Washington: Scientists have found the area in brain which is responsible for making us feel pain.
Researchers at the Oxford Centre for Functional Magnetic Resonance Imaging of the Brain used a new brain imaging technique to look at people experiencing pain over many hours. Activity in only one brain area, the dorsal posterior insula, reflected the participants' ratings of how much the pain hurt.
The results could help detect pain in people with limited communication abilities, such as those in a coma, small children and dementia patients.
Professor Irene Tracey, University of Oxford , whose team made the discovery, said that pain is a complex, multidimensional experience, which causes activity in many brain regions involved with things like attention, feeling emotions such as fear, locating where the pain is, and so on. But the dorsal posterior insula seemed to be specific to the actual 'hurt level' of pain itself.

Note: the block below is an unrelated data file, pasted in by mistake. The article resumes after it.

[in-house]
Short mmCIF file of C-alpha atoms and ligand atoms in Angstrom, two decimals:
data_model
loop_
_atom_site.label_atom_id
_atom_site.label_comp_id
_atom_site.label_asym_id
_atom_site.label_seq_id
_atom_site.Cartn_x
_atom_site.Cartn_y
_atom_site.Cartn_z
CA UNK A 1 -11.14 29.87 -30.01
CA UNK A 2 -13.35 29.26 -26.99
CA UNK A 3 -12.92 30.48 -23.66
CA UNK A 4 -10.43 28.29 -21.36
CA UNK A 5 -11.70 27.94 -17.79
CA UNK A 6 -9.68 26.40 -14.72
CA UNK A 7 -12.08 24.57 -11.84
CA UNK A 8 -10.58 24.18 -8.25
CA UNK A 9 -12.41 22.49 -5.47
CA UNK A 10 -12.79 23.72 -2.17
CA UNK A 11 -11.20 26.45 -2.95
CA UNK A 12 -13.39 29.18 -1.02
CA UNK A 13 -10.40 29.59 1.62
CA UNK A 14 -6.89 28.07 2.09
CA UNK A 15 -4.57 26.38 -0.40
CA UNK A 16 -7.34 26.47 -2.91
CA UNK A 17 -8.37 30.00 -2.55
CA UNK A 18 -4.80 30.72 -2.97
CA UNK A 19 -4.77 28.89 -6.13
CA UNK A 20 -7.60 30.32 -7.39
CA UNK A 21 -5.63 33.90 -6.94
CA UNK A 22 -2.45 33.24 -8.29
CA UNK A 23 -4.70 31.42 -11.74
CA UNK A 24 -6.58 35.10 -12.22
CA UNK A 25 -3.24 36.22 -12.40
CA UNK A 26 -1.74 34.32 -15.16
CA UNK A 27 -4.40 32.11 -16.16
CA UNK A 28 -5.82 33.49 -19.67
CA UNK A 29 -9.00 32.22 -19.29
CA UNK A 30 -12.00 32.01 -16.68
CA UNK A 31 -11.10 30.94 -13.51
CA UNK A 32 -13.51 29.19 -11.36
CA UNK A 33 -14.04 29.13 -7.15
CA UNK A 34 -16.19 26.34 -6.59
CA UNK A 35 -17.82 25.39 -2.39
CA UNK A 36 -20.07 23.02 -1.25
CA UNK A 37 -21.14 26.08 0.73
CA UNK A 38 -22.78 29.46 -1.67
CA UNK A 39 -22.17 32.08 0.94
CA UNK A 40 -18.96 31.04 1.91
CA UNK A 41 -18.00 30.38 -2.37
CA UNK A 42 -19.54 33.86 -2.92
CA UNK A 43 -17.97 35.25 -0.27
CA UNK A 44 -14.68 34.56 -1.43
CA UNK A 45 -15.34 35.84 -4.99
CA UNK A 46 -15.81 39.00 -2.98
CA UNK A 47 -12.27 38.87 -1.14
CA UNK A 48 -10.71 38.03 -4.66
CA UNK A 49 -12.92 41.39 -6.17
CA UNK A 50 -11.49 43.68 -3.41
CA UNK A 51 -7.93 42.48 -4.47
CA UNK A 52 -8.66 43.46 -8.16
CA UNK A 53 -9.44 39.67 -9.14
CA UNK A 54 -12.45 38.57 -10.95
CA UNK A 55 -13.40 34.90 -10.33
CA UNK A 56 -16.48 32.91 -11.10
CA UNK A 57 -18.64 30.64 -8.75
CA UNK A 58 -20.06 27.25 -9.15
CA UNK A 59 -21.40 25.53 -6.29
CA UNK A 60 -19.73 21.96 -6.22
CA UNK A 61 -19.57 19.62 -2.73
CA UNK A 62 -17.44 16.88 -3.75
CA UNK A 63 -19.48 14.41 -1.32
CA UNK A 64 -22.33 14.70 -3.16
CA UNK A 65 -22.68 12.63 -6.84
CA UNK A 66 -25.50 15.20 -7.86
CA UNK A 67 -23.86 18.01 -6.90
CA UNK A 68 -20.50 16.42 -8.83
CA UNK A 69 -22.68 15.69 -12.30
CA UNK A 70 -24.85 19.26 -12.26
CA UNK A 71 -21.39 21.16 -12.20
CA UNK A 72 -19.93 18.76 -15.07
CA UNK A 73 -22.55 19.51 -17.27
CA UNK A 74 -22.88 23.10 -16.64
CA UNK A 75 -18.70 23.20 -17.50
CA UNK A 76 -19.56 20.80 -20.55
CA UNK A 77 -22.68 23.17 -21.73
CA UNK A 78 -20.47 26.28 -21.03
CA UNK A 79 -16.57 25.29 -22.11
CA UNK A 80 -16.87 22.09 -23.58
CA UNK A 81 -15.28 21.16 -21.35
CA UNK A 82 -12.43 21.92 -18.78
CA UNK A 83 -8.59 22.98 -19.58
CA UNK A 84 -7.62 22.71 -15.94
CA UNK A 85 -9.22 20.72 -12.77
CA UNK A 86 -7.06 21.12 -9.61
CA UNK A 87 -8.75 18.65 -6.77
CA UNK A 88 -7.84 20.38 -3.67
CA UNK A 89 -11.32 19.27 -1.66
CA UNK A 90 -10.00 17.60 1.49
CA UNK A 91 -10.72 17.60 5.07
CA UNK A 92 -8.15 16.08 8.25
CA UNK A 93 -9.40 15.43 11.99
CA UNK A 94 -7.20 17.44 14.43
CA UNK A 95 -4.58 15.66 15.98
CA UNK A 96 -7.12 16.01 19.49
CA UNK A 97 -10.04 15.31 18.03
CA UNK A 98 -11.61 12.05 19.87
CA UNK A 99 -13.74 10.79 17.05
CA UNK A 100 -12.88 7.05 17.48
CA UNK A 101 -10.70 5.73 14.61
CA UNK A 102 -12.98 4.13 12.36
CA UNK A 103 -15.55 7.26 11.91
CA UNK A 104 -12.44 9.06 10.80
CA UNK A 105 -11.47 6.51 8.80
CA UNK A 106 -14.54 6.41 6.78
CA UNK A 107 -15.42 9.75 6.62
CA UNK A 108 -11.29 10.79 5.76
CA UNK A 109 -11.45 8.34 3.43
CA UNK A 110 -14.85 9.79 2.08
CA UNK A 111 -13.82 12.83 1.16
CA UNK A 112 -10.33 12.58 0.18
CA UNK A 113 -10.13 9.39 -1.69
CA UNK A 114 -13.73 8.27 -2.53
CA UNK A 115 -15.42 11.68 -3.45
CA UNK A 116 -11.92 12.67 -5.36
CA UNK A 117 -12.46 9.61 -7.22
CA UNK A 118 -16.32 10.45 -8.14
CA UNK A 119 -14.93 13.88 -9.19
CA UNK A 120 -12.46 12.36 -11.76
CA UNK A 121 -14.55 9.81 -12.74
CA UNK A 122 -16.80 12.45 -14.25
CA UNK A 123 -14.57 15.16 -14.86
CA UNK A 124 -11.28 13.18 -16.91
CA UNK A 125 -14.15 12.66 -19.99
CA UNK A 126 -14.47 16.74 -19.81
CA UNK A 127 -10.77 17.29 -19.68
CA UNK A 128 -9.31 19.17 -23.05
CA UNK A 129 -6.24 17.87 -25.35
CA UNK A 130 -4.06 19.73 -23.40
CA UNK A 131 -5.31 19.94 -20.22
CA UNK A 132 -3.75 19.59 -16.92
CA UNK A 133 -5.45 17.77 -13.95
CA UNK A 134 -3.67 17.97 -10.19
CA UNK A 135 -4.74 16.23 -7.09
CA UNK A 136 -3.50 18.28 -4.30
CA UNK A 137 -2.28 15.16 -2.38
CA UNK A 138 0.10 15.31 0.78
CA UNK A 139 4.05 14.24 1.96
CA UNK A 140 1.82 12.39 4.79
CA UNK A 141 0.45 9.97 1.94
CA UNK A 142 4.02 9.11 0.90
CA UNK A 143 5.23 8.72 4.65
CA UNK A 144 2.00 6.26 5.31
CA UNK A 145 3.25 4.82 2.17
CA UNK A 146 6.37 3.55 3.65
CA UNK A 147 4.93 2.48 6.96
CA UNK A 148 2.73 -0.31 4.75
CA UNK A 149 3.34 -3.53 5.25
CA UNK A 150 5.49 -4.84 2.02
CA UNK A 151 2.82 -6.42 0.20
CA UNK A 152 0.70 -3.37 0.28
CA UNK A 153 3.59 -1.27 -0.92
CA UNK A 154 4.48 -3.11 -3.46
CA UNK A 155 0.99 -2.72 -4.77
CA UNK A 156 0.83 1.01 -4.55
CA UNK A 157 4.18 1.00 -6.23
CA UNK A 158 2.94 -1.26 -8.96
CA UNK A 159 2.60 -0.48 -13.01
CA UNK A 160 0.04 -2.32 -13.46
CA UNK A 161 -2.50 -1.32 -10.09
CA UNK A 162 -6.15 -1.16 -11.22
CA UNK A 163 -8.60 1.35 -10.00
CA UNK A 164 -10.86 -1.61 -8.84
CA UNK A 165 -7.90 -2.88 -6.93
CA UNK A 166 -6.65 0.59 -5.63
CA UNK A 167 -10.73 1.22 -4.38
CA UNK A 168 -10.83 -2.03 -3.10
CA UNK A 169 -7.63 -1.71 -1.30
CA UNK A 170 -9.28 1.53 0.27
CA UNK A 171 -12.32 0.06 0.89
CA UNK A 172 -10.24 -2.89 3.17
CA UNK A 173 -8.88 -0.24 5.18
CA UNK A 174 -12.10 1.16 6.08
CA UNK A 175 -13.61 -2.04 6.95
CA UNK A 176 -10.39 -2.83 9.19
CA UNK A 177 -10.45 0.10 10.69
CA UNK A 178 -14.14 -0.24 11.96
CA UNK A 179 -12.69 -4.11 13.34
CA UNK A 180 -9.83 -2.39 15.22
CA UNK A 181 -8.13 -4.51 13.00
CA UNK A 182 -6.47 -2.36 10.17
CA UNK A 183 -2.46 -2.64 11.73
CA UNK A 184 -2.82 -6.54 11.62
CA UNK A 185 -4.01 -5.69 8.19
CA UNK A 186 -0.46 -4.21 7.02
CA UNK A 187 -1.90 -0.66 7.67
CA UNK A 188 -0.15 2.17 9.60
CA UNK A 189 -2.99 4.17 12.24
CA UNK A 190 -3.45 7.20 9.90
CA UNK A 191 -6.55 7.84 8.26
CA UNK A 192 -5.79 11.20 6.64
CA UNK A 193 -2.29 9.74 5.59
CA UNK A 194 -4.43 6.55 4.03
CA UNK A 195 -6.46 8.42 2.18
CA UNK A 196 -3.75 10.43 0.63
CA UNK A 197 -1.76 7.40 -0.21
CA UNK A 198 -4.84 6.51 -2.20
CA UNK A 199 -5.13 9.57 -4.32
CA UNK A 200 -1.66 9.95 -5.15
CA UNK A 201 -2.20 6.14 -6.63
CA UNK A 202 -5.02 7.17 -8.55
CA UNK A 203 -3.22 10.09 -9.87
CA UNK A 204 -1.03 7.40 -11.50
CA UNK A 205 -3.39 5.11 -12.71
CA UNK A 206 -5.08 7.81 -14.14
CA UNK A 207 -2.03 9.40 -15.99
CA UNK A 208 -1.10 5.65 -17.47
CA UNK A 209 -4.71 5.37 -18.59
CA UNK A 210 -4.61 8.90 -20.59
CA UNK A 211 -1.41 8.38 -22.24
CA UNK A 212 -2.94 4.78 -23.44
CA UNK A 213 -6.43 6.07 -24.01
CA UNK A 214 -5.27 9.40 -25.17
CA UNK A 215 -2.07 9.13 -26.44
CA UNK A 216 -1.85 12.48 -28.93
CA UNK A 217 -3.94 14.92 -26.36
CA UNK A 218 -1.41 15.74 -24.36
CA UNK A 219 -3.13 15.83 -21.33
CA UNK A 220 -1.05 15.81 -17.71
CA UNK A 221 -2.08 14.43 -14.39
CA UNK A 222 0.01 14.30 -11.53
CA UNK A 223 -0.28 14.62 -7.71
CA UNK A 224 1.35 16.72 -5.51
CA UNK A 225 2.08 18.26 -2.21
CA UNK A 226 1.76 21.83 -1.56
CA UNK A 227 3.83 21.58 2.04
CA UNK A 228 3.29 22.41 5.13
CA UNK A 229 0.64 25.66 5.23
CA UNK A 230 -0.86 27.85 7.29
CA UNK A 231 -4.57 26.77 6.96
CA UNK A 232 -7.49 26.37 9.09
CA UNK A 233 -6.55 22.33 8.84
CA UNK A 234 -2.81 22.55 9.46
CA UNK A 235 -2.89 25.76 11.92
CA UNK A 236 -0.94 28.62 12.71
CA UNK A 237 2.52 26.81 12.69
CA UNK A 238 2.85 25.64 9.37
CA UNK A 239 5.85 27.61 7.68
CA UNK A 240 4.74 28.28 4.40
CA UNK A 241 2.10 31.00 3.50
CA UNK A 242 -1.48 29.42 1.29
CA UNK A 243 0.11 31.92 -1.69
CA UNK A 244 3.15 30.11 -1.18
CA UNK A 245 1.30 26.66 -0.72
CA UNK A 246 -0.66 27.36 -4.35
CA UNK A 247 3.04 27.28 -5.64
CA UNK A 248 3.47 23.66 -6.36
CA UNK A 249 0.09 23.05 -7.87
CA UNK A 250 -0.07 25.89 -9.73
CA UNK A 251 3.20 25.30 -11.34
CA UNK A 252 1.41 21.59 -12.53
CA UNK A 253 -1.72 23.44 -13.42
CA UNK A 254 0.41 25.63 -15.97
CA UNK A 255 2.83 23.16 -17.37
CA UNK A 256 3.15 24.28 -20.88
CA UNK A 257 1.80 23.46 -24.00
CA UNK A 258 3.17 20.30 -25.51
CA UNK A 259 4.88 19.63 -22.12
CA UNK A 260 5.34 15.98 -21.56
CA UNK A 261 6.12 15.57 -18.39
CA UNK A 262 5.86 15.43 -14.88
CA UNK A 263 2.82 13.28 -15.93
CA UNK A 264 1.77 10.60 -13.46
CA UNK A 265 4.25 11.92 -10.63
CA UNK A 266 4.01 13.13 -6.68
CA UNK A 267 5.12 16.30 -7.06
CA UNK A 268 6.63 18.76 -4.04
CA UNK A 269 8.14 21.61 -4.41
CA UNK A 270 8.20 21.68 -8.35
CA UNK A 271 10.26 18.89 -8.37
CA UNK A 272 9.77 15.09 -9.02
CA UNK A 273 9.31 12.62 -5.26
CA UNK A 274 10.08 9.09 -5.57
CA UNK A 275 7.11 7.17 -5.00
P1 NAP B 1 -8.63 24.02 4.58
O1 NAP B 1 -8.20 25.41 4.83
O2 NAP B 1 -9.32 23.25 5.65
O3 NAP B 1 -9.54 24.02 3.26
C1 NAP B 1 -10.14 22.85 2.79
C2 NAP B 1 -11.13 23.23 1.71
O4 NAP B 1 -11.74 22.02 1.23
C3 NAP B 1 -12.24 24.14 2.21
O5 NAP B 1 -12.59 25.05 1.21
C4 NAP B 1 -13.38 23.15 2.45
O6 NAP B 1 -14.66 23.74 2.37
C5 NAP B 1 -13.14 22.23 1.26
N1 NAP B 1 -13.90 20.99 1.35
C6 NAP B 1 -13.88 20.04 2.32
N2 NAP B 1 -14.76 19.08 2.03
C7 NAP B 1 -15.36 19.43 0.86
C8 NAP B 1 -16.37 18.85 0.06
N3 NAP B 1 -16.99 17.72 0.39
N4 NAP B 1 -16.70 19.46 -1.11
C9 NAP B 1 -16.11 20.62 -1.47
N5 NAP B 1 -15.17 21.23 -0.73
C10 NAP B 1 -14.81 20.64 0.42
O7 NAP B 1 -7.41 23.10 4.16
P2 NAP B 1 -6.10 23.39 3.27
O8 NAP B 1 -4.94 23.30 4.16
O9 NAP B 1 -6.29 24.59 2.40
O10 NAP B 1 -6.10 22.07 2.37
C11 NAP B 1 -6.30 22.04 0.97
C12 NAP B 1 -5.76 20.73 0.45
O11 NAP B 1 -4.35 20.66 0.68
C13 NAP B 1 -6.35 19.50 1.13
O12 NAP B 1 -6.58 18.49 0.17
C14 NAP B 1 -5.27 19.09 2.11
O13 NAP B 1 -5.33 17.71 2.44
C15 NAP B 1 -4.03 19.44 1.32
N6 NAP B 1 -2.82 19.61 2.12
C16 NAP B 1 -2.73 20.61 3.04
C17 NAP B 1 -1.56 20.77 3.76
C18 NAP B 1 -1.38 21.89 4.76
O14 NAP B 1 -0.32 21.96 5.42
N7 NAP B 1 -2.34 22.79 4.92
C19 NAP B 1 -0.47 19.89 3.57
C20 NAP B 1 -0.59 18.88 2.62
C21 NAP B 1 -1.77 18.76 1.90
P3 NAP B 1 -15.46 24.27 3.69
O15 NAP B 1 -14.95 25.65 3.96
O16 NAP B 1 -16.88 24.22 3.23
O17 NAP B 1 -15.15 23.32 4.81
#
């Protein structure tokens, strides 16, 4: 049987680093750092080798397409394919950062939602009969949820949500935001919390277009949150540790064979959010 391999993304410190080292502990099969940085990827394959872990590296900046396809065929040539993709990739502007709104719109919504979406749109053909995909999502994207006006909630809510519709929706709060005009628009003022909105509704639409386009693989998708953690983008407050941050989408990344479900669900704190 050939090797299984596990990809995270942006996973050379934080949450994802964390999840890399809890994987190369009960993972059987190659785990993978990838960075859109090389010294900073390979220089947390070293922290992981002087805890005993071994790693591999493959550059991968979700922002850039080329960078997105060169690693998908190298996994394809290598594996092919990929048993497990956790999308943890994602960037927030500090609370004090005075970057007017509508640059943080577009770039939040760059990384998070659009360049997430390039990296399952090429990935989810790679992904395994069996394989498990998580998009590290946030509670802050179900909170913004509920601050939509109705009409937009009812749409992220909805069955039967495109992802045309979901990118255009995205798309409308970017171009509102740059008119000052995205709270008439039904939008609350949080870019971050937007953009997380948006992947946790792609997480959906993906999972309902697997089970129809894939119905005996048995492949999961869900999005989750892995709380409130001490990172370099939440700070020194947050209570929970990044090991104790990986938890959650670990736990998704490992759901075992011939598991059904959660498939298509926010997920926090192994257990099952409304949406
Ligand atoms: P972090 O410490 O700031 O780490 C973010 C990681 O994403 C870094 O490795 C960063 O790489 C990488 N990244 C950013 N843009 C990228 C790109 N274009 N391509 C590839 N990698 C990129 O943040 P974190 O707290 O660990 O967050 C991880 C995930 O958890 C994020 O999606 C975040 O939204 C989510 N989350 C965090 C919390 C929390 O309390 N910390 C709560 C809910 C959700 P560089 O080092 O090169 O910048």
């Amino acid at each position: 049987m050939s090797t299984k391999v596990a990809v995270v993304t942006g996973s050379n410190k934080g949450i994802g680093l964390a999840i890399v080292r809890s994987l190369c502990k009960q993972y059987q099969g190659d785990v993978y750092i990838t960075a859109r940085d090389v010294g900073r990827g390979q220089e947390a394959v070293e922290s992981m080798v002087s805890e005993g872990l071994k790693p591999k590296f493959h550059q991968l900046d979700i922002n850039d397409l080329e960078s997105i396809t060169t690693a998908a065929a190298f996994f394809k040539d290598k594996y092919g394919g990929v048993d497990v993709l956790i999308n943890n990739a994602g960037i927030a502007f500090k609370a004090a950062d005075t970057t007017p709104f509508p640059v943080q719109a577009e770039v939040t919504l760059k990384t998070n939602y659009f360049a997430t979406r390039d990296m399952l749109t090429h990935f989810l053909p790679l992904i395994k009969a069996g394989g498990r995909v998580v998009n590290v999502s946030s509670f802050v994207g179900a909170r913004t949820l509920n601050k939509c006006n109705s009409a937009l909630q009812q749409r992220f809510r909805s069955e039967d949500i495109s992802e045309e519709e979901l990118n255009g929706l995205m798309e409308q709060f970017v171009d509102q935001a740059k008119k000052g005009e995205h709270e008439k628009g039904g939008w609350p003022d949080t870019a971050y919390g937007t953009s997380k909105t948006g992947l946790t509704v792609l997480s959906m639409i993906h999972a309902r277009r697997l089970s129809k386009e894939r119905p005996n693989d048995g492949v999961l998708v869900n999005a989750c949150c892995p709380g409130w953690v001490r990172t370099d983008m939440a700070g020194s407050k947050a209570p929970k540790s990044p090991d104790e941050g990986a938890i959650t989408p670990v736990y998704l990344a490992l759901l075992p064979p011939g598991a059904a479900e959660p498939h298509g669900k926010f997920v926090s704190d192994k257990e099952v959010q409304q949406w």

The research team tracked brain activity in 17 healthy volunteers who had a cream containing capsaicin (the active ingredient in chillies) applied onto their right leg, causing a burning sensation. The volunteers indicated how much this burning sensation hurt.
Once the pain sensation began to fade, the researchers 'rekindled' the sensation by putting a hot water bottle where the cream was applied. A few minutes later, they provided pain relief by switching to a cooling water bottle. The volunteers' ratings of how much the pain hurt accordingly went up and then down.
The team hopes that changing activity in the dorsal posterior insula will help to treat pain where other methods have failed.
The study is published in the journal Nature Neuroscience.